Stakeholders Seek to Prevent I.V. Medication Errors

Kate Traynor

Achieving fail-safe use of i.v. medications requires the creation and widespread use of standardized drug formulations, dosing units, and administration practices, a group of experts concluded during a two-day summit on i.v. medication safety.

Held July 14–15 at the United States Pharmacopoeia (USP) headquarters in Rockville, Maryland, the event brought together frontline physicians, nurses, and pharmacists, as well as health care executives, safety and regulatory experts, industry representatives, and others with a stake in improving i.v. medication safety.

"Errors with infused medications are frequent and frequently harmful to the point of death," ASHP Chief Executive Officer Henri Manasse Jr. told summit attendees. "We know that many within the health care community desire strong support to fix this problem and look for steadfast committments to take action."

USP's Medmarx drug-safety database contains nearly 4000 reports of harmful errors related to the use of parenterally administered medications, John Santell, USP's director of educational program initiatives, told summit attendees.

In this group of medications, morphine sulfate is the drug most frequently associated with harmful errors, followed by heparin and hydromorphone, he said. Of all classes of parenterally administered drugs, insulin is associated with the highest number of harmful errors, followed by opioid analgesics and anticoagulants.

The big question, Santell said, is "Why do we still see errors with these therapeutic categories after the many, many harmful events that have been reported?"

A major recommendation of summit attendees was that ASHP, USP, and the Institute for Safe Medication Practices (ISMP), within the next year, select at least 10 high-risk i.v. medications and create a standardized drug library for them.

The group recommended that the library be built from established drug databases and modeled after libraries that are programmed into so-called smart infusion pumps.

These libraries list standardized concentrations of i.v. solutions and their minimum and maximum dosages for specific patient populations, and pump users select each patient's medication regimen from the device's menu. When properly used, smart pumps can prevent certain programming errors, such as dosage miscalculations, misplaced decimal points, and inaccurate unit conversions.

Hospitals that adopt smart pumps must create for the devices a customized i.v. drug library that matches the organization's current practices. The library for high-risk drugs envisioned by the summit participants would be applicable to all settings where the drugs are used, whether or not smart pumps are in place.

Summit attendees also agreed that USP and ASHP should create overall standards for i.v. drug libraries and establish guidelines for the use of infused medications that are not amenable to inclusion in a standardized library.

The group agreed that a major obstacle to the safe use of i.v. medications is the preparation of admixtures outside of the pharmacy, a practice the attendees said should be minimized. Summit attendees recommended that health care professional associations develop a consensus statement within the next two or three years to address the issue.

The attendees concurred on the need to identify and refine best practices for the safe use of i.v. medications. ASHP Research and Education Foundation Chief Executive Officer Stephen J. Allen said the Foundation is interested in funding research in this area.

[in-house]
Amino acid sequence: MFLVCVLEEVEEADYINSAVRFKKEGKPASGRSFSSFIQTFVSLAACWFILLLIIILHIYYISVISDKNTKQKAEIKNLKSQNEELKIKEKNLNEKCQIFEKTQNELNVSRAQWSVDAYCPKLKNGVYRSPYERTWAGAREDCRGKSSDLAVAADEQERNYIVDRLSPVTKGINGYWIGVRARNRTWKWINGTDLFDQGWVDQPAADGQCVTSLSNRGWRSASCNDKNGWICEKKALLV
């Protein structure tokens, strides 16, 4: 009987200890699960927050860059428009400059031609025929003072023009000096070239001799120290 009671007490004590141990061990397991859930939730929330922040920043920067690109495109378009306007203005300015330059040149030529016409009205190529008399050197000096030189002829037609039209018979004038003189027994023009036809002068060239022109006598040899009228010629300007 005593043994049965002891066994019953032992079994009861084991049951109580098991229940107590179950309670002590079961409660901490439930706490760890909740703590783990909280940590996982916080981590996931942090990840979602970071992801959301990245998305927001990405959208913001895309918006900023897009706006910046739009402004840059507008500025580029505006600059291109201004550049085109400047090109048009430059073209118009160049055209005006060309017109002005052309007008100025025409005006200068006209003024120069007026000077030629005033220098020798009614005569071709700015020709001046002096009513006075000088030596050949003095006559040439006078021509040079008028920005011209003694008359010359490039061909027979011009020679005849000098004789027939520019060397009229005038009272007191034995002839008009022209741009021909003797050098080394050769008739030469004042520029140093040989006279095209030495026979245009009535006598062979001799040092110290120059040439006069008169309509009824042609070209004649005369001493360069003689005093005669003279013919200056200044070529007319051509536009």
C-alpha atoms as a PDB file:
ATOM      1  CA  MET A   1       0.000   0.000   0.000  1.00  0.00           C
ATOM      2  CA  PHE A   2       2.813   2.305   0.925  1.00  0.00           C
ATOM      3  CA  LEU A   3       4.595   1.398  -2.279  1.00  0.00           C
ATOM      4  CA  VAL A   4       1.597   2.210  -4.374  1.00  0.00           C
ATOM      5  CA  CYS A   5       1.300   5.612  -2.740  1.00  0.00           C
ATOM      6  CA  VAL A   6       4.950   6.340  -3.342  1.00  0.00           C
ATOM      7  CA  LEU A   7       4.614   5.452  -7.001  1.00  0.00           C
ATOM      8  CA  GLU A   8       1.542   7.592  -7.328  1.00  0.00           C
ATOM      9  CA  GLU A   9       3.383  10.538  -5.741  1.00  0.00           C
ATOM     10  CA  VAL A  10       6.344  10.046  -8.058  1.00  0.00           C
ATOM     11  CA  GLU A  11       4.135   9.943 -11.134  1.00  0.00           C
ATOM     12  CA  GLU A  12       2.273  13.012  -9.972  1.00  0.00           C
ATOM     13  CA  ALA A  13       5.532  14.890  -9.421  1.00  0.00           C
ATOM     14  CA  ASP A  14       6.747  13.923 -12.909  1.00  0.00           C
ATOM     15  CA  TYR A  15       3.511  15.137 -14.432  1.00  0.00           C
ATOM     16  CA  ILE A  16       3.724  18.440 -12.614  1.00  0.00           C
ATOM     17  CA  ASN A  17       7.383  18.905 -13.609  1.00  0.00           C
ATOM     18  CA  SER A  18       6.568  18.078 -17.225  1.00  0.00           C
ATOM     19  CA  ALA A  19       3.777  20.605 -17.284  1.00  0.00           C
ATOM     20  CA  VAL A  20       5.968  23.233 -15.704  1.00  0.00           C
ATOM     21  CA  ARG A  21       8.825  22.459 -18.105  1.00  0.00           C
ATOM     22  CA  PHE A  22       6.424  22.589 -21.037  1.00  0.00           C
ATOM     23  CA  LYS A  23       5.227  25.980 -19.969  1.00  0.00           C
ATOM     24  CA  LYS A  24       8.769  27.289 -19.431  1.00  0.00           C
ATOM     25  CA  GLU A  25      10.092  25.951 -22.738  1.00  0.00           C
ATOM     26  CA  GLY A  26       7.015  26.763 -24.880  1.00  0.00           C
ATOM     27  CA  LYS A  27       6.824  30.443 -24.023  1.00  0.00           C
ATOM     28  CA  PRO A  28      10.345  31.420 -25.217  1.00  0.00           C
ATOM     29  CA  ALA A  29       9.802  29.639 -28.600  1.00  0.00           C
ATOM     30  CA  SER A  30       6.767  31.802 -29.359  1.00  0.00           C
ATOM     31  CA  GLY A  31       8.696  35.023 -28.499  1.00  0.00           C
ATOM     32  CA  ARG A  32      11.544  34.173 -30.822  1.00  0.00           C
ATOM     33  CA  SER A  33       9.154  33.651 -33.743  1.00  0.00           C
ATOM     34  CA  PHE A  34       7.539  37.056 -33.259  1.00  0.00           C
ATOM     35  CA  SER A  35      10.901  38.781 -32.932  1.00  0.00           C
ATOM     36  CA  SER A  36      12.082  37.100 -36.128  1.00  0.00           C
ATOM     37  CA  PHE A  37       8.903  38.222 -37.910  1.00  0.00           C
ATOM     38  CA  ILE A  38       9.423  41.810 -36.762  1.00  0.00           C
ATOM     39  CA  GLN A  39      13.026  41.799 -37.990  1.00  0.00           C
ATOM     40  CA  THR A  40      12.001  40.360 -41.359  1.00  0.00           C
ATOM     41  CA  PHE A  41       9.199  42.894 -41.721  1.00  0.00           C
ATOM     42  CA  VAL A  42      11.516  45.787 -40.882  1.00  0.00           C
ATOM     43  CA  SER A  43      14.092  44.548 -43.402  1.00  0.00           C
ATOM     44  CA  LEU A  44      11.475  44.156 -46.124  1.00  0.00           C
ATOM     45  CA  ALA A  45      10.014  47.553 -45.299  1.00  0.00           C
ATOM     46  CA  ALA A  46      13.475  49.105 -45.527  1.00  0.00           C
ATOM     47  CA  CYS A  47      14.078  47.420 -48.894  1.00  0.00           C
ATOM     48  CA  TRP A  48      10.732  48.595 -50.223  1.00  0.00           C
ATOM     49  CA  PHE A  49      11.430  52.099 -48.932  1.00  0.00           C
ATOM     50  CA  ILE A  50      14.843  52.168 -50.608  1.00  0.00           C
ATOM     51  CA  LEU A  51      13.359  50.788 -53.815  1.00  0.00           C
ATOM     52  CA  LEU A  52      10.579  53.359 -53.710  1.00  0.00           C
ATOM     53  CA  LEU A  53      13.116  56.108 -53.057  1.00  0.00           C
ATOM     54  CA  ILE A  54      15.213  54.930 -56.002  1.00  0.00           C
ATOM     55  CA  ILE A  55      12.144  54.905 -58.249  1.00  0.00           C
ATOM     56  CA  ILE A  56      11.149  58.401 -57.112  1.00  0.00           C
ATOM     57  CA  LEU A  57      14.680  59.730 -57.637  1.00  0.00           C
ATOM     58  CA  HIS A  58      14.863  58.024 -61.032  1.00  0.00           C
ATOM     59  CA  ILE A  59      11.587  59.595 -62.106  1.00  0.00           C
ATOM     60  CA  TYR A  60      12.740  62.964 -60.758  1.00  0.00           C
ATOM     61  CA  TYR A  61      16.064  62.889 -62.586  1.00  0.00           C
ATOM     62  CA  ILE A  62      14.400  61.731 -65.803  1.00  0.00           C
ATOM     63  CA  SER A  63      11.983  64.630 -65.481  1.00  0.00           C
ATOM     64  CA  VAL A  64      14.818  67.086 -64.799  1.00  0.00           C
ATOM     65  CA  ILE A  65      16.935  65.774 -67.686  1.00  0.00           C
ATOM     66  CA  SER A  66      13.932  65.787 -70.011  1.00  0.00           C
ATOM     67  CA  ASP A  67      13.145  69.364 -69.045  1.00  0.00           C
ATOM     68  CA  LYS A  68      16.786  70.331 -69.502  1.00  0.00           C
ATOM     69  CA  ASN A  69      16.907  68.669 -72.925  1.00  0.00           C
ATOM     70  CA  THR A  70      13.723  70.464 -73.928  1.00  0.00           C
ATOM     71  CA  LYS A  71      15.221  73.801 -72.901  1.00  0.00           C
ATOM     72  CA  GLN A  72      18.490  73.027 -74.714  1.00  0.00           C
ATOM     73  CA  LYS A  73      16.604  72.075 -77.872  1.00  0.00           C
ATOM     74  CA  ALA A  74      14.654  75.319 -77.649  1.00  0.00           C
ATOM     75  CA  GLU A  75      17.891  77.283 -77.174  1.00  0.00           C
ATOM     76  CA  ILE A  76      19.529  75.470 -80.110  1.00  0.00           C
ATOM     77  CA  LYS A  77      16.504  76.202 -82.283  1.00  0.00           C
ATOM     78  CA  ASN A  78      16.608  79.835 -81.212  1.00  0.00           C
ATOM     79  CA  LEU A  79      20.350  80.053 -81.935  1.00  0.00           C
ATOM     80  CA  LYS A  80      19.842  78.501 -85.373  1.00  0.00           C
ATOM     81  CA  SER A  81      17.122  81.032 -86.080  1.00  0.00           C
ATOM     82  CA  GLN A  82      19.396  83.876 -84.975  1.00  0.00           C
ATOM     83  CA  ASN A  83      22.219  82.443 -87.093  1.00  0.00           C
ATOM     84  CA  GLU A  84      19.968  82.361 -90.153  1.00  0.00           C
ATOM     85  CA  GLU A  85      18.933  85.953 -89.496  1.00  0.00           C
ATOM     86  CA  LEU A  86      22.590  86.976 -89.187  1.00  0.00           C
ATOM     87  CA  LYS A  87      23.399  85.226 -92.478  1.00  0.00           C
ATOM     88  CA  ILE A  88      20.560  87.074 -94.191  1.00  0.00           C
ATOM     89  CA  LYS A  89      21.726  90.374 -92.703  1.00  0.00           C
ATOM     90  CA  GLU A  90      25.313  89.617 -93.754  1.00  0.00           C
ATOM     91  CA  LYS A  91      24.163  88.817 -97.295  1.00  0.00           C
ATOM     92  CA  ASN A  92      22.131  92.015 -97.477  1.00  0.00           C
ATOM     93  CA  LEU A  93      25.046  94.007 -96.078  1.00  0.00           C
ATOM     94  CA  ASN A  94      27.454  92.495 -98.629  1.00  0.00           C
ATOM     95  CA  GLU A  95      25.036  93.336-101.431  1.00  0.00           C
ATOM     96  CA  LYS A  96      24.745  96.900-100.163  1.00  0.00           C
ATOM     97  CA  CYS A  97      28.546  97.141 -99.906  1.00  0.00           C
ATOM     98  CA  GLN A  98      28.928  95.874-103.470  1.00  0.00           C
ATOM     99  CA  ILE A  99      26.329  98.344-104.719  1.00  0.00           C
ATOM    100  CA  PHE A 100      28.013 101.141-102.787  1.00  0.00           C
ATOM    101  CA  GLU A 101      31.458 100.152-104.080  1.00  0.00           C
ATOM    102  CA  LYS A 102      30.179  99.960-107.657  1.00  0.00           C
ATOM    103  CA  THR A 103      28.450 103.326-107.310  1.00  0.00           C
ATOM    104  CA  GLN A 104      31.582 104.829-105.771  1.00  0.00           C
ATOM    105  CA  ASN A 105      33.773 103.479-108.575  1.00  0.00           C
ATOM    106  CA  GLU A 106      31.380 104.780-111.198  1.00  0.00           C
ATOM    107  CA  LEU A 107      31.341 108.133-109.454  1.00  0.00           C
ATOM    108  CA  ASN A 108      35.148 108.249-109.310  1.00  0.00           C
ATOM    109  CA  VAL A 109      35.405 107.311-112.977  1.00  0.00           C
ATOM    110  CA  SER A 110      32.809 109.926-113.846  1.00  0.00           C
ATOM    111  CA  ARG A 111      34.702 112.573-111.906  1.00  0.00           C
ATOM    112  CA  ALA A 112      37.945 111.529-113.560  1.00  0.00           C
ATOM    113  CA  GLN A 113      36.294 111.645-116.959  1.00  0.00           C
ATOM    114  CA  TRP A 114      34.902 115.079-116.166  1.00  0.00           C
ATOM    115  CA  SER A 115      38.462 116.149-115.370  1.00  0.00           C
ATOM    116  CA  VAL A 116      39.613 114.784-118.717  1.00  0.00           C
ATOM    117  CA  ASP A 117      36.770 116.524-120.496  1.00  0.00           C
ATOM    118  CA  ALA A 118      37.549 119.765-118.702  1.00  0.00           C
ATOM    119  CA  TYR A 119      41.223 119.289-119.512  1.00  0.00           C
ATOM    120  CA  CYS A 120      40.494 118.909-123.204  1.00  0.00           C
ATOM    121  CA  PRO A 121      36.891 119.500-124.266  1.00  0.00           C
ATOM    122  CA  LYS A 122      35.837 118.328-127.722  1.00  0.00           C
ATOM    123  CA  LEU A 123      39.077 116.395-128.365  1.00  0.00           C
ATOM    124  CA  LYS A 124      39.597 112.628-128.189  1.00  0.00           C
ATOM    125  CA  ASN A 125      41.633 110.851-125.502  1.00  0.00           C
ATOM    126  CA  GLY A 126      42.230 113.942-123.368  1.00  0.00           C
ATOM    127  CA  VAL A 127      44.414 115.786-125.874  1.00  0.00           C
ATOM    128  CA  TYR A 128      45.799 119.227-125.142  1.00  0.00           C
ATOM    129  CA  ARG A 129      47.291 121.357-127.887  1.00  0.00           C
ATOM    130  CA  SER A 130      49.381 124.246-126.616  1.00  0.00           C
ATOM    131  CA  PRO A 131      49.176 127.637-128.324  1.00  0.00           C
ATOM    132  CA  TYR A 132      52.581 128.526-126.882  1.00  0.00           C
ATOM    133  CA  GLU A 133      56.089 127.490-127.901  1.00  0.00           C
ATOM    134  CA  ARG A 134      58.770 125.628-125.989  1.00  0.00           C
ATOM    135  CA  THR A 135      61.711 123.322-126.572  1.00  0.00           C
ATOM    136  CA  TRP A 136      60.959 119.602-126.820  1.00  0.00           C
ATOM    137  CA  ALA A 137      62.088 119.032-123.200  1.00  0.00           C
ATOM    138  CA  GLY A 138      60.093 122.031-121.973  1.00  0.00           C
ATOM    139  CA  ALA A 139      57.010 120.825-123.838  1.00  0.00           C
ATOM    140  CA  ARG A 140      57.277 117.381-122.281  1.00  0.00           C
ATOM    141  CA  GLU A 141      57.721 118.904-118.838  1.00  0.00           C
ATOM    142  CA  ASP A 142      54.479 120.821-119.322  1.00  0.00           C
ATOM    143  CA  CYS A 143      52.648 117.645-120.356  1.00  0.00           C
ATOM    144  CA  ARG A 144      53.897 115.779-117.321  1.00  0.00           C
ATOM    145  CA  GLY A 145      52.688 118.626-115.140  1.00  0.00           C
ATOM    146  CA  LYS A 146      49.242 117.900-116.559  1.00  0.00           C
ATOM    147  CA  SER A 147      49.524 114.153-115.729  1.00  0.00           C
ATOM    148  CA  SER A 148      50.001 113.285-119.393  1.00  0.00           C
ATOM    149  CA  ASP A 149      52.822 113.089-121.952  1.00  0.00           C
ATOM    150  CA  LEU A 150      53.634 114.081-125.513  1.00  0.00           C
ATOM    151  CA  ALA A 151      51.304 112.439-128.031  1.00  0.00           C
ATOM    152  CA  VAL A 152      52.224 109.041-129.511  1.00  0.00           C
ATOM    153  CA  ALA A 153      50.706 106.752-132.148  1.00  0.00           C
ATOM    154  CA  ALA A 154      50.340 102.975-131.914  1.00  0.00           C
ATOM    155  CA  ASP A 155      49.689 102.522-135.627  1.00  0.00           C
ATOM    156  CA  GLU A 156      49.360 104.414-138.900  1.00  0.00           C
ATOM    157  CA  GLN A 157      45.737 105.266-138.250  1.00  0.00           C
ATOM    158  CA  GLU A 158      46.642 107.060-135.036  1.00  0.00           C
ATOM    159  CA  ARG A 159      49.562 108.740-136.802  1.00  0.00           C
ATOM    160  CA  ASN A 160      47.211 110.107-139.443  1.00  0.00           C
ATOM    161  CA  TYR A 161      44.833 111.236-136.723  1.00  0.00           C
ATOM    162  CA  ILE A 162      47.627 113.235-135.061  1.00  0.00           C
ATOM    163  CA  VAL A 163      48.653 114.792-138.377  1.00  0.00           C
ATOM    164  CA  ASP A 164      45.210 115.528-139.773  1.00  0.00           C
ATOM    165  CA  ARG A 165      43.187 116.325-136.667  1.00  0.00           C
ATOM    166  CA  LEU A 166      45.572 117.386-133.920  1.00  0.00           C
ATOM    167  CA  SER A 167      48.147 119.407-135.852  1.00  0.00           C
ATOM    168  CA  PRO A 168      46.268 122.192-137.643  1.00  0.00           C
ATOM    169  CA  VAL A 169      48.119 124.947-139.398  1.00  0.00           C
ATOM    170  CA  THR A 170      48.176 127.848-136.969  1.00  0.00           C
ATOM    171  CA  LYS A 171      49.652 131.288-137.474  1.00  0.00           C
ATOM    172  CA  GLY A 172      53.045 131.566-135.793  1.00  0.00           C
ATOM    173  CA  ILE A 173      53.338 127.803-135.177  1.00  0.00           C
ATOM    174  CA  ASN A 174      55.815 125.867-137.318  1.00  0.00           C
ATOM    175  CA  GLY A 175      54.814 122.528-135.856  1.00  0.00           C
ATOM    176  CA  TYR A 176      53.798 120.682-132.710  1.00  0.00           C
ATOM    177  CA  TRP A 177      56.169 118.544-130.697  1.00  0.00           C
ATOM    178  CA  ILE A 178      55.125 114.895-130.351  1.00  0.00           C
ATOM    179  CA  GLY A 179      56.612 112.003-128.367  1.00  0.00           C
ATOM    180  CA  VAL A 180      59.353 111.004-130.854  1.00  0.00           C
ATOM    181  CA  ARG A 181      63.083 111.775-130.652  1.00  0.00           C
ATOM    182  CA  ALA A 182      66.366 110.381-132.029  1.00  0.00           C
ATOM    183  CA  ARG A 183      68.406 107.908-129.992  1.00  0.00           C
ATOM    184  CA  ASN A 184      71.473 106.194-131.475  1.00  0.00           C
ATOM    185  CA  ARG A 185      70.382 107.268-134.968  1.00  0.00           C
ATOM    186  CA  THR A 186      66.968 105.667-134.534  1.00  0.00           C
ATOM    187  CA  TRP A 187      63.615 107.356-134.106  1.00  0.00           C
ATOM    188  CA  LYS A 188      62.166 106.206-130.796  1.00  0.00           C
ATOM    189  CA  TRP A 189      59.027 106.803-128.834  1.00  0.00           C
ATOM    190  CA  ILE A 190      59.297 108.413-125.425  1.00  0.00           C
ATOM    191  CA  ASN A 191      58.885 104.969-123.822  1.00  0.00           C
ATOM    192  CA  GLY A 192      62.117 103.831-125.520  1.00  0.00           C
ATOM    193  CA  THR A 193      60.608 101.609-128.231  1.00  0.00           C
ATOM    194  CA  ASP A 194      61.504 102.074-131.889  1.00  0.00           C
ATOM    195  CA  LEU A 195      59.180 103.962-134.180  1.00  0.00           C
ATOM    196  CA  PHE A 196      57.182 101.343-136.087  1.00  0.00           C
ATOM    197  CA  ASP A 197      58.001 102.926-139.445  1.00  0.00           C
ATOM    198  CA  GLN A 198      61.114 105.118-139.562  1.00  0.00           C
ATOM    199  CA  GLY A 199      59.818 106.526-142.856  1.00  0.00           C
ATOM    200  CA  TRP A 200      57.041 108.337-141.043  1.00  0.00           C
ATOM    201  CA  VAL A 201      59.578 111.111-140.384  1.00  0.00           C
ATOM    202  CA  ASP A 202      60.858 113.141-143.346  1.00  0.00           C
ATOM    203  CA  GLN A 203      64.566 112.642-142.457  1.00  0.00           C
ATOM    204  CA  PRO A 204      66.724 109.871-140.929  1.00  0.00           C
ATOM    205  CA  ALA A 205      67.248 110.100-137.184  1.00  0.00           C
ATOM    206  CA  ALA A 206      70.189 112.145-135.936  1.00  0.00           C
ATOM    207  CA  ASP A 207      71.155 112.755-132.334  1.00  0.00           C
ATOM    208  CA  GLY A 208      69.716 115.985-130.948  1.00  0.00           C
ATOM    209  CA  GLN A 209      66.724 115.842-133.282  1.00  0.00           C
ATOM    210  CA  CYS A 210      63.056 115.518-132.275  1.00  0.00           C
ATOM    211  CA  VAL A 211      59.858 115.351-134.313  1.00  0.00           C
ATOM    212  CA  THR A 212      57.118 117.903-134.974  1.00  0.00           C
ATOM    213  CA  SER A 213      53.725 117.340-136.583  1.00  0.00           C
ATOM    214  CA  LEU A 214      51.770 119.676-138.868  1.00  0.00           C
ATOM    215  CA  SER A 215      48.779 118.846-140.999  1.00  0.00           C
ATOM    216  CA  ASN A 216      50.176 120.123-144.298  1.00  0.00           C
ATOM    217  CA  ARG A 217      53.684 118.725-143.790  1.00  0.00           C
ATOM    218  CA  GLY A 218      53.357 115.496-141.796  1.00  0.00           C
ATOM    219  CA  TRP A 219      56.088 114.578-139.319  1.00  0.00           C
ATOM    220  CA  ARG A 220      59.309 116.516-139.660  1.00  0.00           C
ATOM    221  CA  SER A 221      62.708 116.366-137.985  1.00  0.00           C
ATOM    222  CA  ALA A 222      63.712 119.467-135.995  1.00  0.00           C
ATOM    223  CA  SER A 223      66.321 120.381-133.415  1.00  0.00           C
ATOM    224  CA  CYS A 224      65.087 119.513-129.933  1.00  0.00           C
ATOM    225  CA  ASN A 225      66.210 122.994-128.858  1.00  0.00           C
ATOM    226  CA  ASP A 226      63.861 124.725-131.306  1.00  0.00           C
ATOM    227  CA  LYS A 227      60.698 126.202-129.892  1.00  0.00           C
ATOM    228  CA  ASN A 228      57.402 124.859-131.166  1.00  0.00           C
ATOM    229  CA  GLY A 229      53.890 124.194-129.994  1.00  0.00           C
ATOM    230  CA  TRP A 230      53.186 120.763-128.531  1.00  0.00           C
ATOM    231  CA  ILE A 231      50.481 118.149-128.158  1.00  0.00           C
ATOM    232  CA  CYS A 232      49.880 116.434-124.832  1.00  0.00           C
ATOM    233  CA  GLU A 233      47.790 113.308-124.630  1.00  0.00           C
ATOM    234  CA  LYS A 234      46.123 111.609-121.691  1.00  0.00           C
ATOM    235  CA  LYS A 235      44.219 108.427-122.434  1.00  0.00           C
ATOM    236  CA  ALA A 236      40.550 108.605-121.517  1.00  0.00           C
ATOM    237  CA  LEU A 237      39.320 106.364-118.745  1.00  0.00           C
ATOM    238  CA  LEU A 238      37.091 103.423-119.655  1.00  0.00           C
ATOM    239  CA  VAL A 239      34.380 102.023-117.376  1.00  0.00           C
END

Safety barriers that arise from workplace culture need to be addressed, though the group acknowledged that this is a difficult and long-term goal. Specific issues that were raised during the meeting included the need to determine why hospital staff members deviate from established i.v. administration procedures and find institution-specific ways to minimize such deviations.

Also discussed was the lack of communication among groups within institutions and the need for an interdisciplinary approach to patient care that best uses the expertise specific to each member of the health care team. Attendees identified ways to tackle this problem—by teaching multidisciplinary care in the health professional schools and through continuing education, and by creating interdisciplinary medication safety committees in the workplace.

ASHP conceived of the summit more than a year ago and was joined by several other organizations—ISMP, USP, the ASHP Research and Education Foundation, the Infusion Nurses Society, the National Patient Safety Foundation, and the Joint Commission—to plan and convene the conference.

Summit attendees were selected with the goal of convening a good initial mix of stakeholders to start the preliminary work of improving i.v. medication safety. Subsequent work on the issue will involve a broader group of participants, said Bona Benjamin, director of medication-use quality improvement at ASHP.

Benjamin said she has received positive feedback from summit attendees and is "optimistic that needed changes will be achieved and sustained" through participants' efforts.

She credited the summit coconveners for their enthusiasm for the project.

"The collaborating organizations supplied the brain power," Benjamin said. "Without them, the work couldn't be done."

Full proceedings from the summit will be published in AJHP later this year. Additional information about the project and its ongoing work will be available online at www.ashp.org.

Baxter, Cardinal Health, and Hospira provided financial support for the project.